Welcome to austinagrodolce … My family and I garden with more intention and enthusiasm than allocated budget or overall design plan. It shows. Wildlife populations don't seem to notice our lack of cohesive design, they just like the native plants here. It seems by growing local we've thrown out a welcome mat. Occasionally, we're surprised at who (and what) shows up.
Tuesday, May 26, 2015
Yesterday I went out prior to the arrival of the heaviest rains to see what was blooming despite the rain, and who was making their rounds besides the happy happy snails.
Jewels of Opar, Althea, Polk Salad plant and Cannas are not waiting for the sun to shine.
Mammatus clouds that appeared yesterday evening as the sun was setting. As striking as these clouds are in combination with weirdly colored skies, they are harbingers of significantly severe weather. No kidding mammatus clouds, we were already copied on that memo.
Area lakes are now half full, moving our area from what might be considered an agricultural drought more towards a hydrological drought, still affecting future municipal water supplies. People living around Lake Travis reported a heavy layer of debris accumulating, as the runoff after heavy rains acted like a wildly inconsiderate power washer, moving small docks, jet skis and all manner of loosely anchored material into the water.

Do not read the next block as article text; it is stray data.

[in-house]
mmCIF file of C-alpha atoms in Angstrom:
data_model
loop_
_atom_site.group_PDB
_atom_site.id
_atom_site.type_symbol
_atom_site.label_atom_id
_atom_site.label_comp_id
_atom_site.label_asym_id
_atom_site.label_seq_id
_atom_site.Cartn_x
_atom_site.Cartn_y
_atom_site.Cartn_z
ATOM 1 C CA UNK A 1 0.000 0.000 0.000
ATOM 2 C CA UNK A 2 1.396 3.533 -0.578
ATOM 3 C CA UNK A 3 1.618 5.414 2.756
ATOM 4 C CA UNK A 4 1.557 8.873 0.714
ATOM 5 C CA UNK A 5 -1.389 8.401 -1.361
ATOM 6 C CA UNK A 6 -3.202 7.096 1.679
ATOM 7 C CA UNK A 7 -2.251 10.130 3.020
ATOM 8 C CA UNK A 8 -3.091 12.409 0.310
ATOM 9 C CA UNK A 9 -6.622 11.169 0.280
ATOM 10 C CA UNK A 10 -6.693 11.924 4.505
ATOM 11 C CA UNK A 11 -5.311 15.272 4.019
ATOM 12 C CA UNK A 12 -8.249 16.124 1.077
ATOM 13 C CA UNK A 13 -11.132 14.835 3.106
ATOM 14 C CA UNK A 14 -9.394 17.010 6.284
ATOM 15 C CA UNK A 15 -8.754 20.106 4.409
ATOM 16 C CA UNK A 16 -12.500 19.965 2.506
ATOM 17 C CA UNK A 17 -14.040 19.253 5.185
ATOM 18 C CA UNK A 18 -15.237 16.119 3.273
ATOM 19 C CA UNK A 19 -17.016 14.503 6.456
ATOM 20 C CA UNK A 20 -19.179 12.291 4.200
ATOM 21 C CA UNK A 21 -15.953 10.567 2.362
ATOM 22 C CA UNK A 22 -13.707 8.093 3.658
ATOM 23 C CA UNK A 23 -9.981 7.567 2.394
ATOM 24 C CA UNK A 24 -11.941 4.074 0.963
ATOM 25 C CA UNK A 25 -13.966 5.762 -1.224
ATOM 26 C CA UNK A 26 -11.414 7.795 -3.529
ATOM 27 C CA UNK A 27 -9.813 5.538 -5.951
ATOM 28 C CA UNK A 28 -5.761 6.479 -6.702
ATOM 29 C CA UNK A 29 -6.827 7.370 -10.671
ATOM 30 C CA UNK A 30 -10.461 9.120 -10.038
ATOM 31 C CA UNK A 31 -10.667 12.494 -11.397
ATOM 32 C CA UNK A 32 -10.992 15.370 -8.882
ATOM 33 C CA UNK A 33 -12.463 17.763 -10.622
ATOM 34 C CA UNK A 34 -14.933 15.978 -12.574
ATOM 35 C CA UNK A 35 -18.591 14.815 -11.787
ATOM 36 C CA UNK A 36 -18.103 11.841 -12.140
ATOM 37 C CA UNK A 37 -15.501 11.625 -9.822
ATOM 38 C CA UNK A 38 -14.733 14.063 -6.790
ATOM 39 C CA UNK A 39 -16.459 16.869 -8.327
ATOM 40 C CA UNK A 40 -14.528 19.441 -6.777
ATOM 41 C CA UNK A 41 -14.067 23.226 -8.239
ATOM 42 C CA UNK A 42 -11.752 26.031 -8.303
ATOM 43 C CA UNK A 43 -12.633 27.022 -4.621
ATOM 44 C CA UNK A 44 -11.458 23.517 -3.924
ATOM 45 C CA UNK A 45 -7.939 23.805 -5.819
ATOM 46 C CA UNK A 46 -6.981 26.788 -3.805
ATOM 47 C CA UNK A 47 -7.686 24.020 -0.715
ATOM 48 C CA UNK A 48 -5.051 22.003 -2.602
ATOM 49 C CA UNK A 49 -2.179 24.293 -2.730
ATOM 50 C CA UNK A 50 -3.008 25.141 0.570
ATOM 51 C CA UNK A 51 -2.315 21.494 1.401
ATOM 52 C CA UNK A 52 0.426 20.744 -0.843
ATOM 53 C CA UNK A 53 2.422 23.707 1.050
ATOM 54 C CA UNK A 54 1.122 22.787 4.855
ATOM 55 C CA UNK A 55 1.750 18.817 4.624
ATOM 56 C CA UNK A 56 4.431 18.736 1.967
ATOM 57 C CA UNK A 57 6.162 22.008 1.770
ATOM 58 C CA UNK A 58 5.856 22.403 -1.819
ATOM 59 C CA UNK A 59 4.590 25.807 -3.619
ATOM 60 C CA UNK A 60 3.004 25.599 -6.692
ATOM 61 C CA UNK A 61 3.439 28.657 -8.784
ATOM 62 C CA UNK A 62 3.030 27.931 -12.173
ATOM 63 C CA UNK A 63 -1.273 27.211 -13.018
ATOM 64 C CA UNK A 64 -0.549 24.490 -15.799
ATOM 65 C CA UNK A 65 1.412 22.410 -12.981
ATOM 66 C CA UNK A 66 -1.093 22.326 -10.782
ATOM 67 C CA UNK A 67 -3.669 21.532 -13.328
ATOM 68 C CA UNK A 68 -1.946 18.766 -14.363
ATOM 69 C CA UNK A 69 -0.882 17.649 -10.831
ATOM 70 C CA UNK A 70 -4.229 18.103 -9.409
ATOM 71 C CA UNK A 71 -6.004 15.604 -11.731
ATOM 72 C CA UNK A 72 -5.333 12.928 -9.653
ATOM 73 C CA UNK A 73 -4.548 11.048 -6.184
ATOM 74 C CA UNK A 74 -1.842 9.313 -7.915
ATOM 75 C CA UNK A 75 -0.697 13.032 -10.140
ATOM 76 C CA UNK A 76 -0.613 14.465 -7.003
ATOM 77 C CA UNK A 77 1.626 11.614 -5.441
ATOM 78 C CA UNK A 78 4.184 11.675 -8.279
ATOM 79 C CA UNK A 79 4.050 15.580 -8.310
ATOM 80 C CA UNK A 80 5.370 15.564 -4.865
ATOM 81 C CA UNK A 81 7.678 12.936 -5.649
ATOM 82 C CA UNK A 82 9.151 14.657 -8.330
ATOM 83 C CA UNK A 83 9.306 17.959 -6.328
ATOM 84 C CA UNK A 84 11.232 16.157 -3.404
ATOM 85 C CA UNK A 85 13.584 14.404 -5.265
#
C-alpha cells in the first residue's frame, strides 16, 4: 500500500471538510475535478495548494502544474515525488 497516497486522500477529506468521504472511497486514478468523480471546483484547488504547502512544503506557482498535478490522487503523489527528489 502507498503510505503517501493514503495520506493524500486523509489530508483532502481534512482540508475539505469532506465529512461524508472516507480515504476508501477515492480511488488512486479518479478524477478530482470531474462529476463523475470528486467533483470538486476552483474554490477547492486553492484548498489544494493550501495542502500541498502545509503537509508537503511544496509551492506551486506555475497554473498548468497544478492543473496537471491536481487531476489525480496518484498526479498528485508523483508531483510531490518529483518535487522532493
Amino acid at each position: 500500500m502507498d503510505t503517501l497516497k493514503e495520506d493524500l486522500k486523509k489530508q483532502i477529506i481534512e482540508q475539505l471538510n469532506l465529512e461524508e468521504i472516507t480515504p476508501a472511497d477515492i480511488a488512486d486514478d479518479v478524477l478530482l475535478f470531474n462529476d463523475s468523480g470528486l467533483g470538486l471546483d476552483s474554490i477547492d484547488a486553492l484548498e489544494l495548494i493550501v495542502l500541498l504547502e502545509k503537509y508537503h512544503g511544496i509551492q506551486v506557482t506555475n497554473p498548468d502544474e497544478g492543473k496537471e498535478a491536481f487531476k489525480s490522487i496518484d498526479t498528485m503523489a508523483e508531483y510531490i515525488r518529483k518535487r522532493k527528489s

I am deeply grateful for the safety of friends and loved ones, relieved to have escaped significant property damage, and on a much smaller scale, happy to note that despite winds, a bit more hail and torrential rains, the smallest inhabitants of our garden seem to be staying calm and carrying on.